Apr 102014
 

Many years ago when I did press photography, I always carried a notebook and pen with me on photographic assignments. It was a requisite that the name and address of any person photographed be noted down for the purposes of the photo caption.

I carried this practice over into my photography on vacations abroad. Those notes tended to be about buildings and places rather than people.

I don’t know if it was a function of age or sheer laziness but when I moved to America, the notebook and pen rarely accompanied me on my photographic safaris.

I am fortunate that I have a good memory but with the passage of time precise details of a photograph become a little bit hazy. I do well to recall the location of a particular shot these days.

I was reminiscing on trips made during happier times the other day and leafed through the wallets of prints that recorded visits to Memphis, Vicksburg, Rosedale and Jackson, Mississippi; a trip to San Antonio and New Braunfels in Texas; a Saturday afternoon visit to Hillsboro, Texas; and a trip to New Orleans that featured a visit to a bayou and photos of gators.

Looking at some of the shots, I didn’t have a clue as to the identity of the subject but thanks to the Internet, and Google Maps, I was able to discover I had photographed, in Jackson, Mississippi,  the Lamar Life Building, the Governor’s Mansion, the State Capitol Building and Old State Capitol Building.

Now all of those buildings are landmarks and fairly easy to identify.

But what about a less grand building in the small Texas town of Hillsboro, such as the one below?

Gebhardt Bakery building on E Franklin Street, Hillsboro, Texas.

Minolta XD-7, Tamron 70-210mm f/3.8-4 Adaptall 2, Fujifilm 200 Speed. ©Calvin Palmer 2014. All Rights Reserved.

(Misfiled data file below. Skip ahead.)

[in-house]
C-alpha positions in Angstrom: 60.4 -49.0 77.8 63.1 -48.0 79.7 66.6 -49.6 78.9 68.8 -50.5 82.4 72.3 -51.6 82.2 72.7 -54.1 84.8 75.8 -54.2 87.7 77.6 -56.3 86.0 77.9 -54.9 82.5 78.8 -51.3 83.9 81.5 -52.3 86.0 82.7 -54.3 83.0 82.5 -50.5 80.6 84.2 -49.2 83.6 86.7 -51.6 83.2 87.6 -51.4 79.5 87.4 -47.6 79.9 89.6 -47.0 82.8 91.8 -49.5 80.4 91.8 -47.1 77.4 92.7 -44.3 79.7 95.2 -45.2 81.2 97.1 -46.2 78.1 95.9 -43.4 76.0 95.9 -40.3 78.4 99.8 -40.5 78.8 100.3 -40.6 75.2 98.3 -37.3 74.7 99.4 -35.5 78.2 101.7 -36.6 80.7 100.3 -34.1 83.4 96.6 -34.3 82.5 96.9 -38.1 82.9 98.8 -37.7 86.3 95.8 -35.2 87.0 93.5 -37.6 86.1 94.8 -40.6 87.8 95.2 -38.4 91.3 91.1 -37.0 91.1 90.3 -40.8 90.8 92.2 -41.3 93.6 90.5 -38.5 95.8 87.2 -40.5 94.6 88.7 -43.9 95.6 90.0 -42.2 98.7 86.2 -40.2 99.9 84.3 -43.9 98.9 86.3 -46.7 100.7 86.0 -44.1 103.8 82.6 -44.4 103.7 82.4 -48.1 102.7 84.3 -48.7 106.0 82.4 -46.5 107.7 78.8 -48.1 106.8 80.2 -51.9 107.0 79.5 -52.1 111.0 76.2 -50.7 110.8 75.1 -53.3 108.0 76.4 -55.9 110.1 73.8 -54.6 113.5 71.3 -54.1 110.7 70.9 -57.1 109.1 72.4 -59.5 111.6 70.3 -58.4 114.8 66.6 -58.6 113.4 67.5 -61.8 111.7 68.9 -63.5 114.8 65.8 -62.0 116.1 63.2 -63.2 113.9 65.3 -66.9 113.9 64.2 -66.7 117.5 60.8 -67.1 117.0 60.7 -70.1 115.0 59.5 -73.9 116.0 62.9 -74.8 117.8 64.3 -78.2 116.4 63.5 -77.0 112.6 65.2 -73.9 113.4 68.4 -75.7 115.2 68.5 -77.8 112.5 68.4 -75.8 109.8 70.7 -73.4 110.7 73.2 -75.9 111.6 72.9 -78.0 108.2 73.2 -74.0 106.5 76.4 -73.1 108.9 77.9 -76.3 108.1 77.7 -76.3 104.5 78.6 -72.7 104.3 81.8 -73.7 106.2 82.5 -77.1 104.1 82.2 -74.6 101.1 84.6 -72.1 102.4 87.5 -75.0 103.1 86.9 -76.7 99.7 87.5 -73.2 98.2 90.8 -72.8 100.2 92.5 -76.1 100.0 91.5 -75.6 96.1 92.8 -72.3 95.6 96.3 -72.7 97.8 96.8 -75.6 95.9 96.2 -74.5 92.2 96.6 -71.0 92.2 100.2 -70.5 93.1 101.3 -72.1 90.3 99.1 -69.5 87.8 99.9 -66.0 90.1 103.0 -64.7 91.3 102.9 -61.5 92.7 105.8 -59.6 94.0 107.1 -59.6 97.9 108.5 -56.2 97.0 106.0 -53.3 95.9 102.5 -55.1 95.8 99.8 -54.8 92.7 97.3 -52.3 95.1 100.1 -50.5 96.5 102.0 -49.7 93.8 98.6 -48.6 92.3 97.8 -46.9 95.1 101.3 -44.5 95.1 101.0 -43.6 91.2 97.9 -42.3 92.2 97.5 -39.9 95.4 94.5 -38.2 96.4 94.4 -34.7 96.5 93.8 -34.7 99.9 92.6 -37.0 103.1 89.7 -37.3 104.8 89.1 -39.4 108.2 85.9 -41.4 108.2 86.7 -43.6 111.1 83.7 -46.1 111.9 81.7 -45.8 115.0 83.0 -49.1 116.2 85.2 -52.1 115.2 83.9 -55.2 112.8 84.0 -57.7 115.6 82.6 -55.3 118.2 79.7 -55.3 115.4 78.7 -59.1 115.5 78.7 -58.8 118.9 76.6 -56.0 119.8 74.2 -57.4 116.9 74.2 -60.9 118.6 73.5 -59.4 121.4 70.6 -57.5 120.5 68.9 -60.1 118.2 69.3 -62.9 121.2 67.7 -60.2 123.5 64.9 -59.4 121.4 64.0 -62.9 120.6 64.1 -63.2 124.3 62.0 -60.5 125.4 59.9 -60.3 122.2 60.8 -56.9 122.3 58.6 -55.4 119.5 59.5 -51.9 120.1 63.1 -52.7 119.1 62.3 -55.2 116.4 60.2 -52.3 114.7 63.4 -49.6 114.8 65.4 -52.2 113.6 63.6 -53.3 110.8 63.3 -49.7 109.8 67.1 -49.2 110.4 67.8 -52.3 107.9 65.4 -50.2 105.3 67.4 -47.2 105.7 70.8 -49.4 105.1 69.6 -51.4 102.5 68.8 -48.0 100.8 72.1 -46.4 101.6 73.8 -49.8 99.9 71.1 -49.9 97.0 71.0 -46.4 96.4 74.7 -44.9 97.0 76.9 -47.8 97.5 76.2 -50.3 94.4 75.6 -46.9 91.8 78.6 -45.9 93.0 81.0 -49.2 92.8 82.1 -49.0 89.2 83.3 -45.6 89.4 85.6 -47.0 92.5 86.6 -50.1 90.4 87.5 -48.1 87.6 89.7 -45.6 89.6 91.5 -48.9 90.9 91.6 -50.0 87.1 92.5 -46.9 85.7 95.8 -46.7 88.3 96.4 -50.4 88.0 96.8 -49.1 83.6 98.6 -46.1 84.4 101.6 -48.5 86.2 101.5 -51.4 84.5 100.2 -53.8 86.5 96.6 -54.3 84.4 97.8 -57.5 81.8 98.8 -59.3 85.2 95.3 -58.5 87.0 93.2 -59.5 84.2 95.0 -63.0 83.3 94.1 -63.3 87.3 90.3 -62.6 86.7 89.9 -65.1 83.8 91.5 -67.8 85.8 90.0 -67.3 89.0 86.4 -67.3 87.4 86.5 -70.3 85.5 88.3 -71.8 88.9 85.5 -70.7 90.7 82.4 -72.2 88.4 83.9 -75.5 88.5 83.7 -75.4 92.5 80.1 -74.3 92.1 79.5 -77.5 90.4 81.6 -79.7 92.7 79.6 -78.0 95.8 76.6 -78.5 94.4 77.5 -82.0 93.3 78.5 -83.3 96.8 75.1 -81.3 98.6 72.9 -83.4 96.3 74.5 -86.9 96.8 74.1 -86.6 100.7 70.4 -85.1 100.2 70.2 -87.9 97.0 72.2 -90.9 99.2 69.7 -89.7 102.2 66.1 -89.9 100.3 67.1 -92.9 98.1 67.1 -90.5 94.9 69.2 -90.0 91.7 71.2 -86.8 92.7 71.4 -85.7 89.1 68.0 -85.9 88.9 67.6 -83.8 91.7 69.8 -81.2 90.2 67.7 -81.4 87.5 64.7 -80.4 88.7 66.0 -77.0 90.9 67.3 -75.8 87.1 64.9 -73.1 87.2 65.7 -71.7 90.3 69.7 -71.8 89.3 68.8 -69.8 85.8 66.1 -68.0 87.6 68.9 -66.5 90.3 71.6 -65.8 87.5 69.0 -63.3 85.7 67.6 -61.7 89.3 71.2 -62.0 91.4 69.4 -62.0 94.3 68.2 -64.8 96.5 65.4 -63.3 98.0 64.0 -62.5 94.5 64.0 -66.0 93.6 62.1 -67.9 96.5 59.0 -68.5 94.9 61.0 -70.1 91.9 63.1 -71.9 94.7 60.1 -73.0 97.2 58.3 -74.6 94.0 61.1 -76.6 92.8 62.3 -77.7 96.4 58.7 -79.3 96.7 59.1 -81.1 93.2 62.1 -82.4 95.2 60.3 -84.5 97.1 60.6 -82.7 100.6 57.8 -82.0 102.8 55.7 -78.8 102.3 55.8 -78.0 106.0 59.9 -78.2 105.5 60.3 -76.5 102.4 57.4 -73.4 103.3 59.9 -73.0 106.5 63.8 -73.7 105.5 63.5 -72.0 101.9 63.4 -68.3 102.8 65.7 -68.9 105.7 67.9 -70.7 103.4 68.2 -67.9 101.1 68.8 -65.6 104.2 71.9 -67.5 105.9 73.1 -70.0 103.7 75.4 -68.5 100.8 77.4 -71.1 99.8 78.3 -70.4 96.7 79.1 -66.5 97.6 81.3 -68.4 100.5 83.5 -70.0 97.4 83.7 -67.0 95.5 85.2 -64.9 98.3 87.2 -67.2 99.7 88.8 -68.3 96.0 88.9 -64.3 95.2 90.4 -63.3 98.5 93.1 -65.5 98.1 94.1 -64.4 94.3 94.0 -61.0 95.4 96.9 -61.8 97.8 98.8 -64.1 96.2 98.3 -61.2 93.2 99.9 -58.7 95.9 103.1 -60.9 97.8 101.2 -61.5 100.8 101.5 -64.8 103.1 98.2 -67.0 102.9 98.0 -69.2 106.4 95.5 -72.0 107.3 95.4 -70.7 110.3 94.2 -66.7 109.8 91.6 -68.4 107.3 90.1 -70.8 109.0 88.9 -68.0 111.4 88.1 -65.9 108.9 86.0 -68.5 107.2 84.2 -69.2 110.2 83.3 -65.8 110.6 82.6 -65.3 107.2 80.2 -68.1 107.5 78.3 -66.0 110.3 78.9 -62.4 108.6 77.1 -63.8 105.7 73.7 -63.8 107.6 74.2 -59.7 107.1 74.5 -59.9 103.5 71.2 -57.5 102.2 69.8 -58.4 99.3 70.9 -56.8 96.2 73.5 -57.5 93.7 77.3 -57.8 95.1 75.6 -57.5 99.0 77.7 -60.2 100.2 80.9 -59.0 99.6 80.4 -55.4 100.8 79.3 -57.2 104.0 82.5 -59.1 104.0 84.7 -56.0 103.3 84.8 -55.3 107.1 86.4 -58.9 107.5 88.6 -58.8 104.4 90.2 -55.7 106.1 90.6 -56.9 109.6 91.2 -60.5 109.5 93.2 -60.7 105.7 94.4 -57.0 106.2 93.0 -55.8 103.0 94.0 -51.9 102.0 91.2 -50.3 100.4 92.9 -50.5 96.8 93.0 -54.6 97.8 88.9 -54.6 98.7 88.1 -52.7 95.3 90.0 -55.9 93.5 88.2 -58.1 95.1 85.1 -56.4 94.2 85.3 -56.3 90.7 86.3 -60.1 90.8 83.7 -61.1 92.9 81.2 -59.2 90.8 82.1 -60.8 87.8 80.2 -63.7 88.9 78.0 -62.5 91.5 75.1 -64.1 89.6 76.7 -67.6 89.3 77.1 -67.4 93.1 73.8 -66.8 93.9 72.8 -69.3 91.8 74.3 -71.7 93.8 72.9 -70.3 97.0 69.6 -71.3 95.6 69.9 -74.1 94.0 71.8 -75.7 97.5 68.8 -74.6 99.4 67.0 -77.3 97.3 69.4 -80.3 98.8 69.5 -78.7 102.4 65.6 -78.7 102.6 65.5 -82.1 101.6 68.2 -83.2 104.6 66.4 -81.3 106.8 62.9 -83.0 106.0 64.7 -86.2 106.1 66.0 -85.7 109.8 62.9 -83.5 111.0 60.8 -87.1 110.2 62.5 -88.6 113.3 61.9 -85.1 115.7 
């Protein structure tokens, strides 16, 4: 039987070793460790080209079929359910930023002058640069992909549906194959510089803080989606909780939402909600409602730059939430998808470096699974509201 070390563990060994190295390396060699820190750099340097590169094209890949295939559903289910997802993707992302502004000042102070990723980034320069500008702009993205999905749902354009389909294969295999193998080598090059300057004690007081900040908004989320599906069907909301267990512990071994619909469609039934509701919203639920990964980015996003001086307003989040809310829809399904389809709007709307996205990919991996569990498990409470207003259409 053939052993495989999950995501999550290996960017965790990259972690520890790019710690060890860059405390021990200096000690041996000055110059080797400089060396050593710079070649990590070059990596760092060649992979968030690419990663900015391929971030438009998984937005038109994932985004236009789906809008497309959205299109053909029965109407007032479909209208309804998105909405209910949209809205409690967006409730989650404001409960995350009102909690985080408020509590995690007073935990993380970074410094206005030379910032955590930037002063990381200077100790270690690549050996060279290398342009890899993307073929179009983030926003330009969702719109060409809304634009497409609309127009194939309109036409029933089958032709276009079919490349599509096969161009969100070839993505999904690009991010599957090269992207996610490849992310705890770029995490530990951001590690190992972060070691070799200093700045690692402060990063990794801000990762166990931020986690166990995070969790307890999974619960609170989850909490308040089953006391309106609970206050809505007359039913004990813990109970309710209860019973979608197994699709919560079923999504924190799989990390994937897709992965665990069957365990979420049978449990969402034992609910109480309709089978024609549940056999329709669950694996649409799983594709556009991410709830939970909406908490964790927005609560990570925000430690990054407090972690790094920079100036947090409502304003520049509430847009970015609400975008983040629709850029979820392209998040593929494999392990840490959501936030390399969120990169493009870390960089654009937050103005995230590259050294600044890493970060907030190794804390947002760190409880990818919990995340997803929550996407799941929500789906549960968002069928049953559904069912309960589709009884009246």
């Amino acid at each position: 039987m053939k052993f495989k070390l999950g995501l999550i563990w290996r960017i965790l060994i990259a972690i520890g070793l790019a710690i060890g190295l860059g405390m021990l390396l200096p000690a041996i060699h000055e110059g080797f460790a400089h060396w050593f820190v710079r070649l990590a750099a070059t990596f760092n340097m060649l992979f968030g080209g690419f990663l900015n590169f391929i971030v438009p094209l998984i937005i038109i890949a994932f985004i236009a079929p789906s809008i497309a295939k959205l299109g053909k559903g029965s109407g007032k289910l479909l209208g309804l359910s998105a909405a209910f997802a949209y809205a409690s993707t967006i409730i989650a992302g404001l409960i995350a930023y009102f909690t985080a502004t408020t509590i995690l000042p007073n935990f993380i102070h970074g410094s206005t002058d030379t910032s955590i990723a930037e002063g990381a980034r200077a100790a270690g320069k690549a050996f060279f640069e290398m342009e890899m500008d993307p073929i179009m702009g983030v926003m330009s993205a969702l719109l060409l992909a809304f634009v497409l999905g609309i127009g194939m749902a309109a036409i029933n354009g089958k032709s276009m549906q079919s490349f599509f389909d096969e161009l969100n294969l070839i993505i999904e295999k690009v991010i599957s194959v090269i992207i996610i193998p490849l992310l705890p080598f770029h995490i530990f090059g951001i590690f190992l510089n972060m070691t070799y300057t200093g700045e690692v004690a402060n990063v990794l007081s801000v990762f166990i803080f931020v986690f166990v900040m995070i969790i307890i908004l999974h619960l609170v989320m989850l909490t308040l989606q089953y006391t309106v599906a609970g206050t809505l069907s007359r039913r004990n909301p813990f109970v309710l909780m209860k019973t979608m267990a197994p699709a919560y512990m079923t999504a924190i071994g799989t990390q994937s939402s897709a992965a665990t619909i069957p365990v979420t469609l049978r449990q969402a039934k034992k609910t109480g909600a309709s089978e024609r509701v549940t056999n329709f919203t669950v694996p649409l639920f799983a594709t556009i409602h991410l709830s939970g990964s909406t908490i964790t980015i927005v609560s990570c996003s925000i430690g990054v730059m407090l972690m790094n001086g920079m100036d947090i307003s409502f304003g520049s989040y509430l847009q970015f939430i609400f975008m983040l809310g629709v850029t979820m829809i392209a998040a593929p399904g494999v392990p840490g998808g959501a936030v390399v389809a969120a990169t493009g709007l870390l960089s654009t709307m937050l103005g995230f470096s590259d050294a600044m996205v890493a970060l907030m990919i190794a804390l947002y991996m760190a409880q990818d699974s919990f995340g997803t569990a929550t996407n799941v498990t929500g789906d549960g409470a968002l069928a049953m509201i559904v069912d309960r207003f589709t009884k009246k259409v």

I readily admit that it is not the best shot ever taken and it did cross my mind as to why I bothered to take it. Looking closer, the building does have a Historic Marker sign and the metal lion heads that form part of the support of the verandah are quite unusual and attractive.

But what was the building?

I went into Google Maps and called up Hillsboro, Texas. I recalled that during the visit, I didn’t wander too far from the Hill County Courthouse. So I zoomed the map in that location and then went into Street View and followed a route around the courthouse.

Nothing similar to the building in the photograph appeared.

I ventured down East Franklin Street and at found what I was looking for. The building at 119 E Franklin Street turned out to be the Gebhardt Bakery, the first bakery in Hillsboro.

According to the Historic Marker:

In 1901 German native Charles Gebhardt (1874 – 1920) established Hillsboro’s first bakery. He moved his business to this building after it was completed in 1905, using the second floor as living quarters. The brick commercial structure exhibits influences of the Romanesque and Italianate styles and features arched second-story windows; decorative brickwork in the cornice, and corner turrets. The bakery building later was used for millinery and barber shops.

The photograph was taken in 2002 and before the days of Google Maps. It was interesting to discover that the tree in my shot no longer exists. I used my Minolta XD-7, known as the XD-11 in the United States, and a Tamron 70-210mm f/3.8-4 Adaptall 2 lens. The film was likely Fujifilm 200 Speed.

I find myself consulting Google Maps a lot these days when filling out the file information for images in Photoshop, often it is to get the street name but sometimes it is to identify buildings.

So yet another activity becomes reliant on the Internet and Google.

Reproducing the print for this blog also proved something of a challenge. I do not possess a scanner. I often rue the fact that I did not switch to digital photography sooner. However, with hindsight, I am glad I waited until I did given the improvements in digital camera technology that have occurred in recent years. I would have spent a lot of money on something that would now be an expensive paperweight. I am not one of those people wealthy enough to keep buying a camera as each upgrade is made. Thankfully, the technology has plateaued these past few years and unless, you absolutely must have the latest bells and whistles, the camera you bought in 2010 will still do the job.

I am still shooting with my Canon 40D, which launched in 2007. I know I am a bit behind the technological curve these days but I accept the camera’s limitations. It still produces the goods as far as I am concerned.

I used the Ricoh GR to produce the photograph above in digital form. It was hard to get the GR to focus when filling the frame with the print but I pulled back a little and the focus locked on. A little tweaking in Photoshop CS6 and the use of the Perspective Crop tool gave me a result I was pleased with.